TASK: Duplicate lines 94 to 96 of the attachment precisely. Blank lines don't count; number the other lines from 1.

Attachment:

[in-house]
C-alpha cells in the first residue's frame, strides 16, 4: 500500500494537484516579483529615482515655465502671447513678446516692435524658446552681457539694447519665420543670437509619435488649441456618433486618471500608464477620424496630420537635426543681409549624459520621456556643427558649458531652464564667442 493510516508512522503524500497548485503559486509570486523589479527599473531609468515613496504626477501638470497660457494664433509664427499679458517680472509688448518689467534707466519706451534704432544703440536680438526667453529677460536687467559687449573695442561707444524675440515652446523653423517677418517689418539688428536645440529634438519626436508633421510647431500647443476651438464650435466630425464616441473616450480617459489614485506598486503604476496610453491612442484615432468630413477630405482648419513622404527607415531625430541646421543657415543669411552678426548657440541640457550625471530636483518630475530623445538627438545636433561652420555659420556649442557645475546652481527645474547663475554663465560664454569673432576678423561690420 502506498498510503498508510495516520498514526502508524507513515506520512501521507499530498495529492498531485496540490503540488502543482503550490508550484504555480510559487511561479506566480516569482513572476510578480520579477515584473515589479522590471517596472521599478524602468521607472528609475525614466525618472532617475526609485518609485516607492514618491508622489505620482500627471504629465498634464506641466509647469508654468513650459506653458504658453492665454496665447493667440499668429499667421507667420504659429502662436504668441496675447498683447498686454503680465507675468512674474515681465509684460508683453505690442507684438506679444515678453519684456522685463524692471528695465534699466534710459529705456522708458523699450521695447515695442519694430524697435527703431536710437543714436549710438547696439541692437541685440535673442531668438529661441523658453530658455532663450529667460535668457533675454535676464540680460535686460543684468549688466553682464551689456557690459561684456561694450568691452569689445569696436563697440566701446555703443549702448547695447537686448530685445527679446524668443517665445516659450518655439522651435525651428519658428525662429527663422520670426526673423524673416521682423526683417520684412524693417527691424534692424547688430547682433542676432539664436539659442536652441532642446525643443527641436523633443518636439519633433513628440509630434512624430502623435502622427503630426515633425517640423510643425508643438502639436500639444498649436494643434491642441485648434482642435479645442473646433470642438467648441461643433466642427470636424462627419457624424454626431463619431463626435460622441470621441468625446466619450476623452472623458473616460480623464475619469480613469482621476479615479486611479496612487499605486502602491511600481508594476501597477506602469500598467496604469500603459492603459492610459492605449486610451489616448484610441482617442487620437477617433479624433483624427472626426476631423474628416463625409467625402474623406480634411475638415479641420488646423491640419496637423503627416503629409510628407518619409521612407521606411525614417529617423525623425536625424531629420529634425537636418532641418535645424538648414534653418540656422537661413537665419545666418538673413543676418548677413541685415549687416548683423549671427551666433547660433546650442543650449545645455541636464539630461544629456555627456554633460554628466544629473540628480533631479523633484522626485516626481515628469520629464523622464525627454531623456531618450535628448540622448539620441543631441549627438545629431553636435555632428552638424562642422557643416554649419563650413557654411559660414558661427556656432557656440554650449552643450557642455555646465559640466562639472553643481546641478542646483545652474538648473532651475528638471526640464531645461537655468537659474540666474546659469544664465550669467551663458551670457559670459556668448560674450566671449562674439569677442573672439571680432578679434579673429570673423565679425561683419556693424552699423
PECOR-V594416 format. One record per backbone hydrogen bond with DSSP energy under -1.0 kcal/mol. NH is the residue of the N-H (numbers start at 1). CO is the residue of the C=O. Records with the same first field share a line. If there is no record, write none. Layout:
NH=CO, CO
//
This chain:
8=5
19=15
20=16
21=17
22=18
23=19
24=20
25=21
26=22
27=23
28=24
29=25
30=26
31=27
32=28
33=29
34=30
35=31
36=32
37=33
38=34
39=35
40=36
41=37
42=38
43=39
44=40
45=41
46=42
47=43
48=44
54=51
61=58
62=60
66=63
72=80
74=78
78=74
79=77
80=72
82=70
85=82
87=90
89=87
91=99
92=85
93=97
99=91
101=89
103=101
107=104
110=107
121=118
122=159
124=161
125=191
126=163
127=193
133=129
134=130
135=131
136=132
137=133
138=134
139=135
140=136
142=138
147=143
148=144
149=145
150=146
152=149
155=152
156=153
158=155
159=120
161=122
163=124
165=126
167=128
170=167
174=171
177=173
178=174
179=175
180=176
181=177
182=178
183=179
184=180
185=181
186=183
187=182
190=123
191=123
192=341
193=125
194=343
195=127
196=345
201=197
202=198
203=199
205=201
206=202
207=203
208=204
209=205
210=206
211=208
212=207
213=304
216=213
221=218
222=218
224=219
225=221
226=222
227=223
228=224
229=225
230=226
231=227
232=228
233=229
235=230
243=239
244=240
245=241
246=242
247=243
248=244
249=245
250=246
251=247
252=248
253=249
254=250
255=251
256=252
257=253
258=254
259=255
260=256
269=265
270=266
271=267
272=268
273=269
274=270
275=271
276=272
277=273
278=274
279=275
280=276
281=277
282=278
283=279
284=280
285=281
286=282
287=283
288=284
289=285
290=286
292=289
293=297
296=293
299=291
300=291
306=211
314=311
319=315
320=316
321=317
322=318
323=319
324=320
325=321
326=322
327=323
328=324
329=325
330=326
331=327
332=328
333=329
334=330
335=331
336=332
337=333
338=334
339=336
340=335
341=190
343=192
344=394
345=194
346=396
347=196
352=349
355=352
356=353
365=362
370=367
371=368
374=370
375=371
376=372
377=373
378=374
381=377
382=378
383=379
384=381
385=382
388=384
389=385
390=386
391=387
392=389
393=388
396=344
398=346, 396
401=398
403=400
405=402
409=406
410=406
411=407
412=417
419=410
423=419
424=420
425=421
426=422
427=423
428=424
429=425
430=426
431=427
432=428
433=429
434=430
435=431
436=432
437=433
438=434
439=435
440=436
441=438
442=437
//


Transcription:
182=178
183=179
184=180